It’s easy to generate tons of advantage over your opponent and grind them into the ground with this deck. Later in the game, you’ll draw another one of the three Kolaghan’s Commands, which you’ll cast to 2-for-1 your opponent yet again. Then you may cast Snapcaster from your hand and this time, Raven’s Crime your opponent’s only card in hand during their upkeep, and Disentomb your first Snapcaster back to your hand again. The deck can repeat this continuously, generating tons of advantage over opponents and grinding them into the ground.

Other variants of Grixis also utilize large amounts of Cryptic Commands as additional value plays. But, this build of the deck is an aggressive, proactive control deck, and the 4 CMC of Cryptic could really slow us down. Other versions of Grixis midrange do still run a single Cryptic Command, simply because it’s a very powerful blue spell, and a single copy doesn’t get too clunky.

The Big Guys

You thought this deck wins with incidental damage? No! This deck has some of the biggest creatures in the format, aside from Tron and Eldrazi. The first one is Tasigur, the Golden Fang. Tasigur is basically a black Tarmogoyf, especially in this deck where he can easily come out for 1 or 2 mana with all the spells in the grave. Make sure to actively think about what you delve to capitalize on his ability.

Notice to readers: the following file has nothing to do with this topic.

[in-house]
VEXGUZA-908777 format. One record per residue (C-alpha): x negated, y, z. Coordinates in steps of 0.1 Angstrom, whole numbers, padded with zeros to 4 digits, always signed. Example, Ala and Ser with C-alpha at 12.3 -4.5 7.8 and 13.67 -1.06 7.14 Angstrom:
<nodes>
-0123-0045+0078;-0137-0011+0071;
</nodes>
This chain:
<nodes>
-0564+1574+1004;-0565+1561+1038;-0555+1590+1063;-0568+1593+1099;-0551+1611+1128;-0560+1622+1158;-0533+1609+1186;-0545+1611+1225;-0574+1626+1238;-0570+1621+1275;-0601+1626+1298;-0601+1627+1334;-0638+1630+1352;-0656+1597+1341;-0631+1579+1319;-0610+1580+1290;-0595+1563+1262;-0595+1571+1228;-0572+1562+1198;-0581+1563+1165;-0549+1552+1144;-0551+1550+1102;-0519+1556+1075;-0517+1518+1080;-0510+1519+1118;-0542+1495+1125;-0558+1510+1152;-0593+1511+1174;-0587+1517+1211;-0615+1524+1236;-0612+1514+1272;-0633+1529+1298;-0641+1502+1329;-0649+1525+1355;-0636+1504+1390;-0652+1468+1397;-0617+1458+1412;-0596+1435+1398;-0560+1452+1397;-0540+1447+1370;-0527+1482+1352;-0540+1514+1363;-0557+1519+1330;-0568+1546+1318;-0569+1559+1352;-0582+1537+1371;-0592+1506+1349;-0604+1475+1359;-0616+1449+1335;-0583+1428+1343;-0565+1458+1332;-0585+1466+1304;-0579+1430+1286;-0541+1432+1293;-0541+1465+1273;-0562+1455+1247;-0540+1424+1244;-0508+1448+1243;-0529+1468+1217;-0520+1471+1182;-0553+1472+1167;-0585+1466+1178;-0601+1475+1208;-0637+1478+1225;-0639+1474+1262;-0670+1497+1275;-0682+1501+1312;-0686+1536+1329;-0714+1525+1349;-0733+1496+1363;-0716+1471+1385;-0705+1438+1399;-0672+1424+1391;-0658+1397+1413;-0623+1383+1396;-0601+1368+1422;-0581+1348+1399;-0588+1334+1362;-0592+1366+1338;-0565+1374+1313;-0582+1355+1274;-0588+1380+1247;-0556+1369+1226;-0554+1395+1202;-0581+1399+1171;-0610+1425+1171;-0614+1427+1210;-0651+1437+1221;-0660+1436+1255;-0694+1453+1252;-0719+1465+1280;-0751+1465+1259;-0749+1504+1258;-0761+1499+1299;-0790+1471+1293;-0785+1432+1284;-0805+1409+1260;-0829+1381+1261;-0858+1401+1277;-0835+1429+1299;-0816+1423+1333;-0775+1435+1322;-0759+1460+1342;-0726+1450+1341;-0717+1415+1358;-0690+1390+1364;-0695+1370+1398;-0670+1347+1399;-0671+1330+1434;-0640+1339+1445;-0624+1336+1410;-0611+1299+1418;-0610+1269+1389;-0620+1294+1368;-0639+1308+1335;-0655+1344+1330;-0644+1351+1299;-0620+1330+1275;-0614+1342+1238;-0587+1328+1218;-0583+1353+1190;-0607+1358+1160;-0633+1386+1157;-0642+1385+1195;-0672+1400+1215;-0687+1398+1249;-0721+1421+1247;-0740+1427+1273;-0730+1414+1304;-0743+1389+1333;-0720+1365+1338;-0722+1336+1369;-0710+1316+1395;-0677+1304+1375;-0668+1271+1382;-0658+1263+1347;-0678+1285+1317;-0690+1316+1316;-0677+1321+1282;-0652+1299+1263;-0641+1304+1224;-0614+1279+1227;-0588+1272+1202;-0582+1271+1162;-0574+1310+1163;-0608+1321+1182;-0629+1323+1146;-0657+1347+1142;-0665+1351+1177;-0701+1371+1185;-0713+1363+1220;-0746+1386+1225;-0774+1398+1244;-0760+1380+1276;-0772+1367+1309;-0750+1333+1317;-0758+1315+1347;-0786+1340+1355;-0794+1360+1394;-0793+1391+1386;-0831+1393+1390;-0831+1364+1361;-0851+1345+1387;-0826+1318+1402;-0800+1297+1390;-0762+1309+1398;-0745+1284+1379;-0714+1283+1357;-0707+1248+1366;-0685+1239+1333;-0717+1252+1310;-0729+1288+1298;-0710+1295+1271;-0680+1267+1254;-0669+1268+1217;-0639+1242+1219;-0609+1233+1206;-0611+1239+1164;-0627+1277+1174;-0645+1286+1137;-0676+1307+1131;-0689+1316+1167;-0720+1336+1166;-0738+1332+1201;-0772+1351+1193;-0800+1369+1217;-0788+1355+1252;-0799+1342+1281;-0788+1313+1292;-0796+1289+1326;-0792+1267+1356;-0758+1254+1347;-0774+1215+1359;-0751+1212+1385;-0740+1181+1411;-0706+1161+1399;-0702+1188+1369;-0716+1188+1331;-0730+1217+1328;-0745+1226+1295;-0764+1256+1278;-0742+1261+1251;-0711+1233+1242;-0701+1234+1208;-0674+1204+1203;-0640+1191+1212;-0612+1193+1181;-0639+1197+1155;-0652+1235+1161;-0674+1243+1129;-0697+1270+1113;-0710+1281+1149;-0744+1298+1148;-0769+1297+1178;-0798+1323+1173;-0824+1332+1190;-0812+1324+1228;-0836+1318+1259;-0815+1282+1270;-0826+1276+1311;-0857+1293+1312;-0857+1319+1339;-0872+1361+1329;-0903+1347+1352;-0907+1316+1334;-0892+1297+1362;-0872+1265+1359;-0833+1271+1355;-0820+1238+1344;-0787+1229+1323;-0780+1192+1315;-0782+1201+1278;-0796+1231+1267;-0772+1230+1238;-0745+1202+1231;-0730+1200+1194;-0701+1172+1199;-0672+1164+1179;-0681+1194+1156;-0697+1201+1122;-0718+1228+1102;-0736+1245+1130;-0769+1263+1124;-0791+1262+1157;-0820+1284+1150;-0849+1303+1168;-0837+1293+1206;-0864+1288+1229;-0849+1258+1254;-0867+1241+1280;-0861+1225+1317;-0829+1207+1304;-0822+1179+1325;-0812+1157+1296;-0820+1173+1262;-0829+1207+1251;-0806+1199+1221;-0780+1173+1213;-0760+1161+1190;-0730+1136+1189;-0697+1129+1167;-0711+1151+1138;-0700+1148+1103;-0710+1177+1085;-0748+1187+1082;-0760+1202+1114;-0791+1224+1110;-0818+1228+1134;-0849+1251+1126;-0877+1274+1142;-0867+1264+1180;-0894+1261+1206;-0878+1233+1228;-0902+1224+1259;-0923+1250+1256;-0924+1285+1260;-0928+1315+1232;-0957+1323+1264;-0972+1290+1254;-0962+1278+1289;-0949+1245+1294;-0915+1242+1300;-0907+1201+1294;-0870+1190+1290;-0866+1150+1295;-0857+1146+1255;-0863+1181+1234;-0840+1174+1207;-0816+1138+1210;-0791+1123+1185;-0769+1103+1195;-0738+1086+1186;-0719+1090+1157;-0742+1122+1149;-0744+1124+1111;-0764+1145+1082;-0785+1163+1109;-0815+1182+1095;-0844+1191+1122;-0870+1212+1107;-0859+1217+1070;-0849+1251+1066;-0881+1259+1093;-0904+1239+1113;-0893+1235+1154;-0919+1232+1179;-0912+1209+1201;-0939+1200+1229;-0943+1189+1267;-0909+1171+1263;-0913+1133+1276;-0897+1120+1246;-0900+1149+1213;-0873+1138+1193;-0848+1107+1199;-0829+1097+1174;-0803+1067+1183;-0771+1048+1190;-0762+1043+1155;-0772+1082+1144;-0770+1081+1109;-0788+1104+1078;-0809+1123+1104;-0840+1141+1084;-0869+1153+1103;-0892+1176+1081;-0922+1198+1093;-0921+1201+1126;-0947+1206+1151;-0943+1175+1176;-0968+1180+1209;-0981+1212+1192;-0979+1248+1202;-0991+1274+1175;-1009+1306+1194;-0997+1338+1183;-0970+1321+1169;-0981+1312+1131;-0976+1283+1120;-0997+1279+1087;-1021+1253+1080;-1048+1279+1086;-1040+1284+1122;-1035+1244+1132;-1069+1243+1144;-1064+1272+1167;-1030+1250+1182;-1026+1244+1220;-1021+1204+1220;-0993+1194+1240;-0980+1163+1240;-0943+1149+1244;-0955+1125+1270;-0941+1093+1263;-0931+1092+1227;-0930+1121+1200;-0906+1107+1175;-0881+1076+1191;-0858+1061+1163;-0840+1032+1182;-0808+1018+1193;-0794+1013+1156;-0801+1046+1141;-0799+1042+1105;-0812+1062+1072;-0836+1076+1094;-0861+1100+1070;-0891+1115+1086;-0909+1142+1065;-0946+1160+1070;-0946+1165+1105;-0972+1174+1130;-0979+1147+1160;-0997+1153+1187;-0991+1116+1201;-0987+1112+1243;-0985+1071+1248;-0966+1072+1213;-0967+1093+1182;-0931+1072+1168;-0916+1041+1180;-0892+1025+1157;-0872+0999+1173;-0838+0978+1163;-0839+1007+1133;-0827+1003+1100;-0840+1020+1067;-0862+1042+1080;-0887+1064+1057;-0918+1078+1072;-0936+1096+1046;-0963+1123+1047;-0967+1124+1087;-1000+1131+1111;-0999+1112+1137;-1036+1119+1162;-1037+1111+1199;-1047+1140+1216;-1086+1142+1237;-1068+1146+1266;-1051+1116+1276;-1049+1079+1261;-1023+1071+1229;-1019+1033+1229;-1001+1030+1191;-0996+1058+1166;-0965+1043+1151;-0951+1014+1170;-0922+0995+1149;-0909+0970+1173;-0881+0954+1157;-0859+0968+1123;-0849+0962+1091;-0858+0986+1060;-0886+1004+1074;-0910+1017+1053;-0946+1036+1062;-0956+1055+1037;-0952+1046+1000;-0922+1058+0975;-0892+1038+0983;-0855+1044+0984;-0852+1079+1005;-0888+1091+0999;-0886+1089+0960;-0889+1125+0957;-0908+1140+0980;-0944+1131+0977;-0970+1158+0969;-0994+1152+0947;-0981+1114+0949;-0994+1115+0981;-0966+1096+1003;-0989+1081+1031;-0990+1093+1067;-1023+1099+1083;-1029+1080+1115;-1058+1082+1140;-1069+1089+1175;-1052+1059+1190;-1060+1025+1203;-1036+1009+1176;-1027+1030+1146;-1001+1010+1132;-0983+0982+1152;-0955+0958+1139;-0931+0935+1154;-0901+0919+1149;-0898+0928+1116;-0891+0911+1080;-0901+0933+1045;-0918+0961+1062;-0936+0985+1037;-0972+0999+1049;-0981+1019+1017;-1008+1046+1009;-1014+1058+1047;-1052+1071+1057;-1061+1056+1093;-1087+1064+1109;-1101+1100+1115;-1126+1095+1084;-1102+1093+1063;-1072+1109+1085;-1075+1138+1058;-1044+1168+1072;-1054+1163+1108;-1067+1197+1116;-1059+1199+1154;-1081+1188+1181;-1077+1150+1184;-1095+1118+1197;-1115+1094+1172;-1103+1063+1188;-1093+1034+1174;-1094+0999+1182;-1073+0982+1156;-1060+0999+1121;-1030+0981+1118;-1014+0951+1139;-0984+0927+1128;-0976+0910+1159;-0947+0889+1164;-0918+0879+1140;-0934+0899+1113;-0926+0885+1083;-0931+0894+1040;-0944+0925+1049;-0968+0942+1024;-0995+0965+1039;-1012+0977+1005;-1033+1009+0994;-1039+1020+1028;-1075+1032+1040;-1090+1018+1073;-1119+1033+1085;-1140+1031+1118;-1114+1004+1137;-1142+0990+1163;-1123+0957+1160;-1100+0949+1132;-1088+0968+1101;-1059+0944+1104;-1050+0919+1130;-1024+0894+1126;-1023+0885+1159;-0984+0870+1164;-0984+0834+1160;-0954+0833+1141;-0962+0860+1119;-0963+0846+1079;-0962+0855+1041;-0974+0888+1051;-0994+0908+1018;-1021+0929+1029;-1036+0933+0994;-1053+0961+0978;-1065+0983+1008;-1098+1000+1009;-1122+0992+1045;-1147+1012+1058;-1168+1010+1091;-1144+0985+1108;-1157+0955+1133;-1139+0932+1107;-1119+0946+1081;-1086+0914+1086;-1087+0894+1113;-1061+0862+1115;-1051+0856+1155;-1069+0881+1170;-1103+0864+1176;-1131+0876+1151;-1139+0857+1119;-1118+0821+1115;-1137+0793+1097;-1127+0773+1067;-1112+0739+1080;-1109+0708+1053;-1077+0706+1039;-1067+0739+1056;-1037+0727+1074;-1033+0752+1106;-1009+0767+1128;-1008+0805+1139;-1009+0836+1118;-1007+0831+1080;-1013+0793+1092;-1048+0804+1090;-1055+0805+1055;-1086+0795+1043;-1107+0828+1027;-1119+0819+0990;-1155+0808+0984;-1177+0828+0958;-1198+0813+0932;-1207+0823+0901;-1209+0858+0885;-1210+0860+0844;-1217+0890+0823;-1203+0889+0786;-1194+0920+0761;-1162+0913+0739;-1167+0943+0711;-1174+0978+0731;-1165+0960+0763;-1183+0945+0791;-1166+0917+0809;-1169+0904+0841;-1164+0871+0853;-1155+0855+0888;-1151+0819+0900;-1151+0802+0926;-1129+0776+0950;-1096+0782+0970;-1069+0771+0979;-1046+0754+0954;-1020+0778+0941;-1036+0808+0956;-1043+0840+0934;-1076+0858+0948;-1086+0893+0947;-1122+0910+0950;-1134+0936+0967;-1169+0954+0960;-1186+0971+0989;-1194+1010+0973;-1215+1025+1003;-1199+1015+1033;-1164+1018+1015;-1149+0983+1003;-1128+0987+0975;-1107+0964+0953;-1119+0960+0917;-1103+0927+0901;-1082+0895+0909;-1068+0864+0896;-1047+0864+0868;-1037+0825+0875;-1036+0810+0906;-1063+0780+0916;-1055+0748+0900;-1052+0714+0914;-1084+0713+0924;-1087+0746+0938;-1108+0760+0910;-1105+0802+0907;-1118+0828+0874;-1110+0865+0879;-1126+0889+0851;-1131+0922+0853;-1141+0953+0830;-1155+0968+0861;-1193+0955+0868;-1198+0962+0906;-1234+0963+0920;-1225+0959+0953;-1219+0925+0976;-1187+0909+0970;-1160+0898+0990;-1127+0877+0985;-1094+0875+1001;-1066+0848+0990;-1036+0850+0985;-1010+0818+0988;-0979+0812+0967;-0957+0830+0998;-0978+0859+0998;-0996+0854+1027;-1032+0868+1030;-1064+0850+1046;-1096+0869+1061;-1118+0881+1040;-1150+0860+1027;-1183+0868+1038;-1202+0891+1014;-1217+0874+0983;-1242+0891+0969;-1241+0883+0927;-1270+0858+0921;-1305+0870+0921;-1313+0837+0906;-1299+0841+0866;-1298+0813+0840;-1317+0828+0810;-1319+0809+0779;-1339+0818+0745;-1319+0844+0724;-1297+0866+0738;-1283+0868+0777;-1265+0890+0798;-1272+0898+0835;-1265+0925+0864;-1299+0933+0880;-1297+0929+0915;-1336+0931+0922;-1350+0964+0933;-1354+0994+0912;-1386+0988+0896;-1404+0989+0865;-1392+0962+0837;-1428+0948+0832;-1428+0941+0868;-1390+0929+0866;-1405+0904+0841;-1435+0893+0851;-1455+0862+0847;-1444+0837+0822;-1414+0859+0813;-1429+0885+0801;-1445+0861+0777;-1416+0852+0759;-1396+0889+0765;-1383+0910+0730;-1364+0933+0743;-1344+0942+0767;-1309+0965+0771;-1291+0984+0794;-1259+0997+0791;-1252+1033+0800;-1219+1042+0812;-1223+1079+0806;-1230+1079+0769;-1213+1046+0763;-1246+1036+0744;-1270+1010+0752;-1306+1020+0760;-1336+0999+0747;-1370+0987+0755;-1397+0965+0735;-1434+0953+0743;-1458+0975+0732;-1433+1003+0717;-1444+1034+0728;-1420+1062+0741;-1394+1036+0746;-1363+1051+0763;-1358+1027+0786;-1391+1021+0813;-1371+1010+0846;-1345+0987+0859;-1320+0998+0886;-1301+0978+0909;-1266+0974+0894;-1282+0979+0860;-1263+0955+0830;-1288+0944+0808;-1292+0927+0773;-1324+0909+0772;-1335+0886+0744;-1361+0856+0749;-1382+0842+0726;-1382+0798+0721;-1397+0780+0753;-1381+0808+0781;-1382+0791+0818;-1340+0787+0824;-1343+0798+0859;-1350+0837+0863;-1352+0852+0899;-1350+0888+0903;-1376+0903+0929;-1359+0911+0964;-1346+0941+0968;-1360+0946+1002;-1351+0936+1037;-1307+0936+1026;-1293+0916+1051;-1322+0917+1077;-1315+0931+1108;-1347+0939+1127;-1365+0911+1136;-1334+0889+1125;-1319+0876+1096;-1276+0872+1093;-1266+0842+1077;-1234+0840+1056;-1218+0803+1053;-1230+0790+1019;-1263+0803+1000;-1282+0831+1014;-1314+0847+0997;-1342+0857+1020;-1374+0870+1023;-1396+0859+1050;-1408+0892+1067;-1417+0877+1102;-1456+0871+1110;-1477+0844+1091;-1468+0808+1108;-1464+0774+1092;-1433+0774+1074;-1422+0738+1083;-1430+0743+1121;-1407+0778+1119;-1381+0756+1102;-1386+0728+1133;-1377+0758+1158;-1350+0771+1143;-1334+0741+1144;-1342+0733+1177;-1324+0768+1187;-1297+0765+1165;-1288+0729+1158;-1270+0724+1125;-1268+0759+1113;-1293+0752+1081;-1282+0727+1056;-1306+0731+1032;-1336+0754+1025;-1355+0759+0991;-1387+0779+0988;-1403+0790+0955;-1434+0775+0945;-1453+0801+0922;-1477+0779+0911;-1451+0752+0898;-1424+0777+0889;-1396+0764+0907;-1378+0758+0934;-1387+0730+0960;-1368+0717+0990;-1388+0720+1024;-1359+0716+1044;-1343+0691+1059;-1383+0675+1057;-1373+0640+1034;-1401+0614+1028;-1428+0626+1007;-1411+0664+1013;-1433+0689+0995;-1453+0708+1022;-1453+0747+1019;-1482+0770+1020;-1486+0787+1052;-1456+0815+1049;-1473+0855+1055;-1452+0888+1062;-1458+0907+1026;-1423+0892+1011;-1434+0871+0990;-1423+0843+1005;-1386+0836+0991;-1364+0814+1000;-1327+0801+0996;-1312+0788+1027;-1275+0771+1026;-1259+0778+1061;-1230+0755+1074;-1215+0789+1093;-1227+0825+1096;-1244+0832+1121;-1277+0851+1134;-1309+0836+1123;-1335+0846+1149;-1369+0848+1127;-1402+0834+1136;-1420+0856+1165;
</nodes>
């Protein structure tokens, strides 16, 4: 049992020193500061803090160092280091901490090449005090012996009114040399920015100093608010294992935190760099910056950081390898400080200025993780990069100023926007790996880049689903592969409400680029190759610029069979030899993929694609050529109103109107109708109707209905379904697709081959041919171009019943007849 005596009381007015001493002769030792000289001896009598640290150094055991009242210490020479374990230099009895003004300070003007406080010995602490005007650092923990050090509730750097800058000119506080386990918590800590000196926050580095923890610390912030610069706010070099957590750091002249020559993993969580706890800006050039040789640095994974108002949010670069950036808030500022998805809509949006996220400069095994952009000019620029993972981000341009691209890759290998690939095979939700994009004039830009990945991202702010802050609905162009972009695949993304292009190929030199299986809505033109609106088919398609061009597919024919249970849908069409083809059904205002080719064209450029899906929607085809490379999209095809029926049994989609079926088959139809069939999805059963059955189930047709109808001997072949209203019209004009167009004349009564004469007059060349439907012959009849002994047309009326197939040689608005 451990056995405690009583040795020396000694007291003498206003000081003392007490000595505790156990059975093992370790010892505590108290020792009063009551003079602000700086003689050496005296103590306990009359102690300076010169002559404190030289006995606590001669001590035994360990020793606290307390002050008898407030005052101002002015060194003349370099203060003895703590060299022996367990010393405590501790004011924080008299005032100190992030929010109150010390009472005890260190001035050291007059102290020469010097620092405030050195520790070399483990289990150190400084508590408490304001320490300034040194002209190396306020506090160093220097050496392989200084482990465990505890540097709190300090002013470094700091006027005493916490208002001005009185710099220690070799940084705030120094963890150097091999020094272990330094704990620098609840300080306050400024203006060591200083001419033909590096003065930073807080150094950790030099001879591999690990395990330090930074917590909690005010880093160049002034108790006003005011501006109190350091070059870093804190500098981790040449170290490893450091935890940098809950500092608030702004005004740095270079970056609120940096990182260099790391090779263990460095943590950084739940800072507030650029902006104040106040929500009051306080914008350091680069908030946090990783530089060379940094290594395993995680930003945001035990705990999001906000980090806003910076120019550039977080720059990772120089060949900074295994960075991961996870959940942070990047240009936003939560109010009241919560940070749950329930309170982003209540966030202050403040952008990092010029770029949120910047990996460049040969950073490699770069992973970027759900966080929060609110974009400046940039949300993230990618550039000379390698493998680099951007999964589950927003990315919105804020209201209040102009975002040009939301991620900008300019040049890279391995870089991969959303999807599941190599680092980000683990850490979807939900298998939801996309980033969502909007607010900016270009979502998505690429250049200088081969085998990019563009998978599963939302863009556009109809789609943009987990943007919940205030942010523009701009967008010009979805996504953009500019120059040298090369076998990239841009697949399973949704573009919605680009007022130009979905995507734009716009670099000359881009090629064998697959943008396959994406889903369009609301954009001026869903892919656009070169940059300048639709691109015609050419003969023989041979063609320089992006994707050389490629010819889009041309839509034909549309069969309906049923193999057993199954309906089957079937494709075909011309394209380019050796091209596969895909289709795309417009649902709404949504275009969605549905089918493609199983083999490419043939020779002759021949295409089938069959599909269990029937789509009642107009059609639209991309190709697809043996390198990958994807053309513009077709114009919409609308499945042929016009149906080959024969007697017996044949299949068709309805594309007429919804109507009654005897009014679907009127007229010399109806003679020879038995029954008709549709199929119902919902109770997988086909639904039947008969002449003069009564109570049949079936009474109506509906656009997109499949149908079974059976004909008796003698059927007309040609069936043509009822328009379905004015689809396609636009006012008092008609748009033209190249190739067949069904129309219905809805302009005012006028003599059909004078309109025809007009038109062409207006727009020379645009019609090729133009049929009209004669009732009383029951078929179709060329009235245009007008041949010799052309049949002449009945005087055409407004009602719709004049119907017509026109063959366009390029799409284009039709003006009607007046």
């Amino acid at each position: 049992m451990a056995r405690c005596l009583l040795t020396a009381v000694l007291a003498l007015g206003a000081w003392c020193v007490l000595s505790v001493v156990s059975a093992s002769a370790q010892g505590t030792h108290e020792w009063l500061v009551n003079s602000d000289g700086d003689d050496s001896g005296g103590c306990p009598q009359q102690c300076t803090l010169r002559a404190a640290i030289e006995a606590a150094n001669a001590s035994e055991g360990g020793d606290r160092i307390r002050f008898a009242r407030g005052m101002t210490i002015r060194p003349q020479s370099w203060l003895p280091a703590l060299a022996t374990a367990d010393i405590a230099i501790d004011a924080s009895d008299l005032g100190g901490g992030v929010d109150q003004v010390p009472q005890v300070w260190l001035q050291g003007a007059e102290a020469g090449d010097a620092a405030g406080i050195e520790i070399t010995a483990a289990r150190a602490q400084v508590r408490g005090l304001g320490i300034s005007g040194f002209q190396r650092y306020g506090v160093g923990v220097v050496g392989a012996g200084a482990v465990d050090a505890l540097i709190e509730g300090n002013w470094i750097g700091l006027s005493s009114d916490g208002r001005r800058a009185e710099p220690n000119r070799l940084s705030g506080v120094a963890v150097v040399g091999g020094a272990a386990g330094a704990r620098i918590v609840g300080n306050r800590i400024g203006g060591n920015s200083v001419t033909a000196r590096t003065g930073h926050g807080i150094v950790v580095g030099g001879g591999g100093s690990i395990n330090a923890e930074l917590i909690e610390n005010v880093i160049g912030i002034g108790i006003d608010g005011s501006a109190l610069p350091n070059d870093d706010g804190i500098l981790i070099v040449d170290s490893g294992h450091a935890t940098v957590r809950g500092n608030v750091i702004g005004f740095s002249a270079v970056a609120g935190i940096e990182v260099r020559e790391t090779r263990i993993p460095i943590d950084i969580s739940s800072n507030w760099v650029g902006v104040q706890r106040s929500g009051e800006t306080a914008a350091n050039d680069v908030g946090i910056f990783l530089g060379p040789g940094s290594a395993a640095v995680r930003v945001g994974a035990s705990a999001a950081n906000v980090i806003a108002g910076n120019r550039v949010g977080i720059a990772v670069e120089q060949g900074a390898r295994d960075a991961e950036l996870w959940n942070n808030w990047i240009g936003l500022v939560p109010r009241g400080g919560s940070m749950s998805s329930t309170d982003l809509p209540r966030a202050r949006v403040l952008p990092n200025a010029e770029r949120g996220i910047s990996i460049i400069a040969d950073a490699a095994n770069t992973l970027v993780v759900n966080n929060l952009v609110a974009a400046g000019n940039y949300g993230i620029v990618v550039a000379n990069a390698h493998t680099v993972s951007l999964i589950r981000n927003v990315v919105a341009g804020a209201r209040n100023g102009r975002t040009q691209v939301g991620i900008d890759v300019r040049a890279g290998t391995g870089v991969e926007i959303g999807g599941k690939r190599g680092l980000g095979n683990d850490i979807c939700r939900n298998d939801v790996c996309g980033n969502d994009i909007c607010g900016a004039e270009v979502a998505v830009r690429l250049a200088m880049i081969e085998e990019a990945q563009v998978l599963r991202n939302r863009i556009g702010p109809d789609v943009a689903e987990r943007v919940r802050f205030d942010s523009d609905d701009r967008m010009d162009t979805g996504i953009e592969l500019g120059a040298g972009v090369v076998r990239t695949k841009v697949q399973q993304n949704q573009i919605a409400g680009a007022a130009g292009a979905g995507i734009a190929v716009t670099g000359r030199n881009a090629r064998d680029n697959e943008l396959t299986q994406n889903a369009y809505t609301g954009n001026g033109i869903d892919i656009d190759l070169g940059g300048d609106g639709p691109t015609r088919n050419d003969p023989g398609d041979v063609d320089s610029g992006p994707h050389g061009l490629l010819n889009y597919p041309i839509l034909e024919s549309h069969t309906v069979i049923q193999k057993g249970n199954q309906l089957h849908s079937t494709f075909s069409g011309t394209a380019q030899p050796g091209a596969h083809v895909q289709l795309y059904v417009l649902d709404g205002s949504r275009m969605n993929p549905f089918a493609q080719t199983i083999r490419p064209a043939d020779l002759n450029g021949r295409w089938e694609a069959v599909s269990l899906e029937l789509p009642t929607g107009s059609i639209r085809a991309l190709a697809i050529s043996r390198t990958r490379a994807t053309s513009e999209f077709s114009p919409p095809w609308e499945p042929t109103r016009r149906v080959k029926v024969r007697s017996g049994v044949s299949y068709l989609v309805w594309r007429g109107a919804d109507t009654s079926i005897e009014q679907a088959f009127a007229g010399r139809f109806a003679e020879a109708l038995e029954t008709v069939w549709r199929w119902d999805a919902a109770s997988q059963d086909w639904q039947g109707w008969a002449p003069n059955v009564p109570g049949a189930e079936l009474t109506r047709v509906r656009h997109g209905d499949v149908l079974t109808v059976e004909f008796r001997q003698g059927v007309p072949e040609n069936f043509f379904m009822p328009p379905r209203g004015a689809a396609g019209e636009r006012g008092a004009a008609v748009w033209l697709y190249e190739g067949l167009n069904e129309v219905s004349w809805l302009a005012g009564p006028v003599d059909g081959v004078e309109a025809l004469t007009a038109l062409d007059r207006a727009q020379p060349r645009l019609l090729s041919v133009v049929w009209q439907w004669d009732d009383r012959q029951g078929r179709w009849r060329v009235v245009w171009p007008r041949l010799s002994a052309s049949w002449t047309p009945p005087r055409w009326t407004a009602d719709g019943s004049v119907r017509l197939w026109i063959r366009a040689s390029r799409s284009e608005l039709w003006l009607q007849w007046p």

The next heavy hitter is Gurmag Angler. Talk about a nice common! This guy is bigger than your average Tarmogoyf, and even trades with Reality Smasher. He costs 1 more mana than Tasigur, but delve allows him to only need to tap 1 or 2 lands all the same. The only downside to using Delve fatties is that Dark Confidant will absolutely kill you. Instead of Bob, you get cantrips and Jace.

Last but not least, Pia and Kiran Nalaar. Not as big, per se, but they do come with two flying blockers, and the potential to deal a lot of damage next turn. In fact, if P&K and their tokens swing and aren’t blocked, that’s 4 damage, and you can sacrifice the Thopters for another 4 damage! Pretty good for a 4 drop, and they’re great at controlling the field with their one-time-use Lavamancers.

Anti-Eldrazi Strategy

The deck is well positioned to fight creature and combo decks, and anything you’re forced to discard can actually help flip Jace sooner, and give you more things to flash back. Jace can also reduce the power of incoming Eldrazi since he can come out and flip very early. On top of that, you have three Terminates with 7 ways to flash them back, but wait there’s more!

Both Tasigur and Angler can come out very cheap, and rumble with all the biggest Eldrazi. In reality though, the biggest threat will be Thought-Knot Seer, because exiling a card from hand can really hurt this deck.

This color combination lacks any real discard hate to use against Reality Smasher, such as Loxodon Smiter, so we’ll have to look at some other options.